17 Admin. L. News 1 (1991-1992)

handle is hein.journals/admreln17 and id is 1 raw text is: ADMINISTRATIVE
LAW NEWS Fall 1991
 LAW  NV V ol. 17, No. 1

The Supreme Court's Rold in
Shaping Administrative Law
by Timothy B. Dyk*

When Ernie Gellhorn asked me to make this
presentation, he chose the title. The more I thought
about it, the more convinced I became that the sub-
ject ought to be the role of the Supreme Court in not
shaping administrative law. For surely one of the
most important developments in administrative law
in the last several decades has been the Supreme
Court's Chevron decision, under which the Supreme
Court will defer to the agency's interpretation of its
own governing statute when the statute is ambigu-
ous and the agency's construction is reasonable. This
reflects a conscious refusal on the part of the Su-
preme Court to play its traditional role in interpret-
ing federal statutes. It represents, as Professor
Sunstein has noted, a kind of counter-Marbury.
Then-Judge Starr described Chevron as a case
which all appellate judges these days bear firmly in
mind in reading statutes. And they do. Chevron has
had an enormous impact upon challenges to agen-
cies: two terms after Chevron, Judge Stanf noted that
in the Supreme Court Chevron has been employed
with regularity, and in all cases save one the agency
won the case. While the agency record in the past
two terms is more mixed, the centrality of Chevron
to review of administrative agencies continues.
Chevron receives not only the attention of law pro-
fessors and the courts. Congress itself has held hear-
ings to consider whether the Chevron interpretive
principle should be altered, and even the public pays
attention to Chevron. On July 18, 1 was present when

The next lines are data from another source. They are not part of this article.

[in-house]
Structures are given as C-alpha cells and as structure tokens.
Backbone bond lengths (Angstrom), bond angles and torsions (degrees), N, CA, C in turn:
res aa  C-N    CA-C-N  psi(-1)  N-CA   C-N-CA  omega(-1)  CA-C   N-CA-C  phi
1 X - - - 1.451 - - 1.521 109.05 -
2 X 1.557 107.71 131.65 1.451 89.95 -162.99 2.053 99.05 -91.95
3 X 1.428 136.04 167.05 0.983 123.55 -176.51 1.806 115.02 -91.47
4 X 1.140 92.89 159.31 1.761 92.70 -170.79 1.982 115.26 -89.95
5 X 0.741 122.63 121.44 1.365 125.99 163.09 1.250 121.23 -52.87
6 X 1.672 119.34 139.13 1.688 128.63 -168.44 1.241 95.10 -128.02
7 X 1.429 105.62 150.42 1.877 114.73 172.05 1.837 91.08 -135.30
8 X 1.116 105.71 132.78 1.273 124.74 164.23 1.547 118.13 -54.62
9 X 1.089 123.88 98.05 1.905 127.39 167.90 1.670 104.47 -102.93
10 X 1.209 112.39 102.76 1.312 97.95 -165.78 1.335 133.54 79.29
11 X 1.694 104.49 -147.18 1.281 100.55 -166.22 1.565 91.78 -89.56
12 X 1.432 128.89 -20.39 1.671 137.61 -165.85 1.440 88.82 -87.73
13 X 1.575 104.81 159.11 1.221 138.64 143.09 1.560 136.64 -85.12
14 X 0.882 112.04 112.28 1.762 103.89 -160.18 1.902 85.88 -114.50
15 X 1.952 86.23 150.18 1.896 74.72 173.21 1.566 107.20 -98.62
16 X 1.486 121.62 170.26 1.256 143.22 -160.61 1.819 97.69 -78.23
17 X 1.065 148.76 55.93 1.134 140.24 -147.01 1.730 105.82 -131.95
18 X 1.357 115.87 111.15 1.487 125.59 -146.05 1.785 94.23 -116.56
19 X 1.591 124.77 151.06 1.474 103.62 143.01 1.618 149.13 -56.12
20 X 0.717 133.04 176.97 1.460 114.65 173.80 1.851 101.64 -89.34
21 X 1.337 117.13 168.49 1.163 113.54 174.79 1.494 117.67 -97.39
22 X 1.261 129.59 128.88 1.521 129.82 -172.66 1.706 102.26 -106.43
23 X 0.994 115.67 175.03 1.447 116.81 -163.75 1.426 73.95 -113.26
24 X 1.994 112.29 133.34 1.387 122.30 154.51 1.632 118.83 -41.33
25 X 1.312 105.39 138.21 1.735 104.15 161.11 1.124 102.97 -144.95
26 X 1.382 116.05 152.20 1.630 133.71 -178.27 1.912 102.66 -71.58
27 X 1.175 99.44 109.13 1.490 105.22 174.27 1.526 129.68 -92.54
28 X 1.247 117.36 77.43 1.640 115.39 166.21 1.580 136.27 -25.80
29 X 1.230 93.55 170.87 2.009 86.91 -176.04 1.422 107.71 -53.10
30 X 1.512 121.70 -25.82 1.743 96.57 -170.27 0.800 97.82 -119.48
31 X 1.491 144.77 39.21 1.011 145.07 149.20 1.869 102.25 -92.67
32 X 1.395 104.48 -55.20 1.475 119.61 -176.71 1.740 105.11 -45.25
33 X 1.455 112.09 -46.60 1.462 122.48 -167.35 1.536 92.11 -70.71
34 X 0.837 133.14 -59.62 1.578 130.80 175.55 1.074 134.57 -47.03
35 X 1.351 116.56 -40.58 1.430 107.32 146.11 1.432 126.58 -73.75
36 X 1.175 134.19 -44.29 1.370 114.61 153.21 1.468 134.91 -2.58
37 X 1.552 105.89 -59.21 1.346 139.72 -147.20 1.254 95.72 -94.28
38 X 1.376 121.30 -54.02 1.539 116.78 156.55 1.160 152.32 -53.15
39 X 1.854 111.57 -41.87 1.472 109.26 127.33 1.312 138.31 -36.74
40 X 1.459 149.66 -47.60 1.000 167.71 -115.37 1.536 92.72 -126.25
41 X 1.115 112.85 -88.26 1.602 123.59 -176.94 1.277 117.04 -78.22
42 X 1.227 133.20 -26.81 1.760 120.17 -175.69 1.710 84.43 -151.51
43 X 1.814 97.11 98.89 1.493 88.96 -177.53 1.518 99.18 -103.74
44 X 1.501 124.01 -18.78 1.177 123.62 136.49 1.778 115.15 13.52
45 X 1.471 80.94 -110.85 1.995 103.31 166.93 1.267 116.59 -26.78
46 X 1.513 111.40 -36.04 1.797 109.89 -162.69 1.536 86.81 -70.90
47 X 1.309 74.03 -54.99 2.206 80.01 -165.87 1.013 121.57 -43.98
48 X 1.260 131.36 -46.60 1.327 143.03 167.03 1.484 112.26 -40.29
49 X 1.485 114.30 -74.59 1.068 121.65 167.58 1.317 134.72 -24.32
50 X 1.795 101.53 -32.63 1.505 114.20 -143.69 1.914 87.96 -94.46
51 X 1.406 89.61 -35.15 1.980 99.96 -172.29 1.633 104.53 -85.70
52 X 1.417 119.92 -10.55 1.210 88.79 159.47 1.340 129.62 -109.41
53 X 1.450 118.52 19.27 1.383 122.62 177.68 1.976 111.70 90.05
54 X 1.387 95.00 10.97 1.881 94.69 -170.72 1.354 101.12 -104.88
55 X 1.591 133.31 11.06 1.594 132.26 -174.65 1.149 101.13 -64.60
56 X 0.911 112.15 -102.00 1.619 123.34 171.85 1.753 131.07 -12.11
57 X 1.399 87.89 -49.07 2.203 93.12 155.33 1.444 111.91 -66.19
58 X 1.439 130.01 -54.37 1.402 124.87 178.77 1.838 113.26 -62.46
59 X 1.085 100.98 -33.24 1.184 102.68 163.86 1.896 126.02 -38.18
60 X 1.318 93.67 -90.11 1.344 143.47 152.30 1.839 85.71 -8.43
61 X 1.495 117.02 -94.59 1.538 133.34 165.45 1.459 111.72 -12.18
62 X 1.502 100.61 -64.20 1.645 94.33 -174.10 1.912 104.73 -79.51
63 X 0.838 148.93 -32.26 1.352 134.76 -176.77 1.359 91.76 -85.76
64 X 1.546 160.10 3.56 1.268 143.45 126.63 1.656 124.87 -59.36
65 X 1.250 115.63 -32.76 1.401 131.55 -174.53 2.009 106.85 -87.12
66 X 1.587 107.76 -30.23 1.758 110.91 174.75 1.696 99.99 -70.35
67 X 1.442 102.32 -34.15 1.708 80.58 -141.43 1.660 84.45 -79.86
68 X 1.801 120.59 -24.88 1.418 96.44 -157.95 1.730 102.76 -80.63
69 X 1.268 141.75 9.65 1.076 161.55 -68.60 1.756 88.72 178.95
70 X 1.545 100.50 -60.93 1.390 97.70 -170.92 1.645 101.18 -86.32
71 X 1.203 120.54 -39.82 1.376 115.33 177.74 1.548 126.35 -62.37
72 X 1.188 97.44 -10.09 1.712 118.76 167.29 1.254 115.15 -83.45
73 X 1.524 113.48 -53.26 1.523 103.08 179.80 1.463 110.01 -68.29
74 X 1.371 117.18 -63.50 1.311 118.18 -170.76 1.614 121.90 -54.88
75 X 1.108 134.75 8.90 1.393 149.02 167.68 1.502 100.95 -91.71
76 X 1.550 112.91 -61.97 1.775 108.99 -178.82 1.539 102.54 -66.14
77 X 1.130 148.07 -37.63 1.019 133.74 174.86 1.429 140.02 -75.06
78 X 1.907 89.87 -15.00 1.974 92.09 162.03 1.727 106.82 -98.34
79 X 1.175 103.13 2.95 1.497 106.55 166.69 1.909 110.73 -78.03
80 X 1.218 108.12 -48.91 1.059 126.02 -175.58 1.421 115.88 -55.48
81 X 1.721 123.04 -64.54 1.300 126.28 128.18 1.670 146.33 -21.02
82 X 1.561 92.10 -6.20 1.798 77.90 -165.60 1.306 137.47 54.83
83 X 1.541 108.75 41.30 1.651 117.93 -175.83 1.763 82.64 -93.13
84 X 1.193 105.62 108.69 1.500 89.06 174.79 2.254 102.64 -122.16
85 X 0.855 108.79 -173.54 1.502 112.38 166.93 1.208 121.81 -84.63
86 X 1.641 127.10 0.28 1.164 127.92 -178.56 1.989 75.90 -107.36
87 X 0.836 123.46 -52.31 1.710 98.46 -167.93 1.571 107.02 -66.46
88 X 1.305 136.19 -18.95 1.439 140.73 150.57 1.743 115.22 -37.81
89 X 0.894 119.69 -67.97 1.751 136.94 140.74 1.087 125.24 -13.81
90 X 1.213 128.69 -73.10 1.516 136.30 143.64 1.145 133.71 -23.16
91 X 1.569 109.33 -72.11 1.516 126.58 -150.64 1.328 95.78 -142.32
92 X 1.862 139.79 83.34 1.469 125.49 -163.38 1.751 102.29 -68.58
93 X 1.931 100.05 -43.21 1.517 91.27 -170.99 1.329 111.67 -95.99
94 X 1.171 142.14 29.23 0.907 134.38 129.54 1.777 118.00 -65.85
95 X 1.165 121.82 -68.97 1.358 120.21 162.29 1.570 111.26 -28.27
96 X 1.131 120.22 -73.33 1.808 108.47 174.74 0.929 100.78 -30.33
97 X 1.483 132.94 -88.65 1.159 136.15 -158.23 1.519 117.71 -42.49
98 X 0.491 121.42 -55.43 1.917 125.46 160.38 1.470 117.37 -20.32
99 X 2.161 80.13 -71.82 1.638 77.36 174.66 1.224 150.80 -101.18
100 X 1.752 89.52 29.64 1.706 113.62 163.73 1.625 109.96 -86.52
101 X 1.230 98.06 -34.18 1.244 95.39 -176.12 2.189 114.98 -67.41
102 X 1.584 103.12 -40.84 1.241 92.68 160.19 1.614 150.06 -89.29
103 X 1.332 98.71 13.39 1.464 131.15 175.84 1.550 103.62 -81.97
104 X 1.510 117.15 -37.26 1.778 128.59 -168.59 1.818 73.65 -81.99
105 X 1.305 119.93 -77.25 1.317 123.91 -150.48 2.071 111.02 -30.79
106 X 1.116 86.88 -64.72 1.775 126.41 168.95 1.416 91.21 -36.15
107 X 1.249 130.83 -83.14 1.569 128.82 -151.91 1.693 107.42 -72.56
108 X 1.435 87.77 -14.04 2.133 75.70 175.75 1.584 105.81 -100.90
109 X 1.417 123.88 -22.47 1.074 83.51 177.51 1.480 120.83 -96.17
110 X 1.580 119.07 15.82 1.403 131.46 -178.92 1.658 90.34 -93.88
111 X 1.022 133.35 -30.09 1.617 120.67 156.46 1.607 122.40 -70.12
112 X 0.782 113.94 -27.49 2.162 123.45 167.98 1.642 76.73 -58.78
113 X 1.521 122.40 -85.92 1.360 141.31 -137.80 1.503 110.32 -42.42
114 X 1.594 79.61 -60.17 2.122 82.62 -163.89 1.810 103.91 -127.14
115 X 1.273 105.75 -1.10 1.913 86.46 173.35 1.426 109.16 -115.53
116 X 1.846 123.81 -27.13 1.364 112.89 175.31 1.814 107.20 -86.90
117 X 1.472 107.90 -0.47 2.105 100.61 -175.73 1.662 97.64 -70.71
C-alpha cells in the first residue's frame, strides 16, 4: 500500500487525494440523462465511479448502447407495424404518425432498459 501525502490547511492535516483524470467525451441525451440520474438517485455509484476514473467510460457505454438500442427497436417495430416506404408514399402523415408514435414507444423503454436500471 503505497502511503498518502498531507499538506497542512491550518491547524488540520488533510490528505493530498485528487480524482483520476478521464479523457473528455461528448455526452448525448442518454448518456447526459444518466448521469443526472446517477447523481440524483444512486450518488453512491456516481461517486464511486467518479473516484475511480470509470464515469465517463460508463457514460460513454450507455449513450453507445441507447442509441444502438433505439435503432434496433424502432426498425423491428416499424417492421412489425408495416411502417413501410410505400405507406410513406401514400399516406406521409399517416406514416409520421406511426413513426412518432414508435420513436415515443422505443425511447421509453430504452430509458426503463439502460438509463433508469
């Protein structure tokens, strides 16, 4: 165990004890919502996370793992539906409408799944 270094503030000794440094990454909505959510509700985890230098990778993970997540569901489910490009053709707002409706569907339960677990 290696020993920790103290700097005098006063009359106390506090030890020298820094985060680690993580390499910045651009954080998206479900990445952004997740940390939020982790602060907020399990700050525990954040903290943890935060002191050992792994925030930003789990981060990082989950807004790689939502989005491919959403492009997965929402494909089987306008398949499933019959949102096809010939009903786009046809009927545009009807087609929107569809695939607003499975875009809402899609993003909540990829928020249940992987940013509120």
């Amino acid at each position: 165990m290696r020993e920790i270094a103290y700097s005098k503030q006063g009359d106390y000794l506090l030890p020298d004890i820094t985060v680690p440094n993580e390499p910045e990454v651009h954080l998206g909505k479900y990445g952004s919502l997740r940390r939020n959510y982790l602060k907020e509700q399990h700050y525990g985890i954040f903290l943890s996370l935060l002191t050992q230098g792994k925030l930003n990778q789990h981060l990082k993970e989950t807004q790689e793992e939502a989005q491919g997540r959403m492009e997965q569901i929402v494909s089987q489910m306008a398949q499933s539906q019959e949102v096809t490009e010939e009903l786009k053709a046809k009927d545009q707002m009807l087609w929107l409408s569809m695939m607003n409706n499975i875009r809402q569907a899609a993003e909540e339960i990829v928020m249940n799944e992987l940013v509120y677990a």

Walter Dellinger con-
demned Chevron before a                   In TT
cheering throng of several
Fall Meeting Highlights
*Partner, Jones, Day, Reavis &  ACUS Agenda Demonst
Pogue. This article is an abridged  Breadth of Administra
version of a presentation made  Section Calendar .......
at the 1991 ABA Annual Meet-  Supreme Court News..
ing in Atlanta. The author very  1991-92 Section Directo
much appreciates the assistance  News from the States
of Peter Wang, a summer asso-  Nh
ciate at Jones, Day, Reavis &  Recent Articles of Interei
Pogue, who contributed much of  Energy & Environment
the research for this piece.

hundred. That might have been due to the use of
Chevron in Rust v. Sulltva, since these assembled
were about to lobby for a legislative change to the
law upheld in that case, but I like to think that the
opposition was more broadly based.
I place myself firmly in the camp of those who
believe that Chevron was wrong, and who view it as
an abdication of the function of judicial review con-
ferred by the Constitution and by the Administrative
Procedure Act. As one who practices both before the
Supreme Court and in the area of administrative law,
I have special concerns about the wisdom of repos-
ing trust in administrative agencies with respect to
issues of statutory construction. This mistrust arises
from several sources.
(1) The political agenda of the Executive Branch is
largely controlling at administrative agencies. This
influence stems in part from the ability of the incum-
bent administration to appoint agency chairmen and
their role in setting the agency agenda, appointing
staff, and formulating policy. The Executive Branch's
enormous influence also stems in part from the tend-
ency of many agency members to resign whenever
there is a change in administrations, particularly a
change from one political party to another. Their av-
erage tenure in 1977 was only 4.3 years. Another
reason stems from the ambition of many agency
members for higher office. This desire extends not
only to the agency members who belong to the Pres-
ident's party but to those of the other party as well.
A study by the Senate
; Issue                Committee on Govern-
ment Operations in 1977
.3                    observed that each major
es the                 party fills minority vacan-
e Law ...........4     cies with Friendly In-
.........        5    dian appointments -
.   ........    6    persons who are very
.........Pull-out     proswoaevr
......         .9     sympathetic to the admin-
.............. .......10  istration  despite  party  af-
nference ............ 16  filiation and who identify
(continued on page 13)

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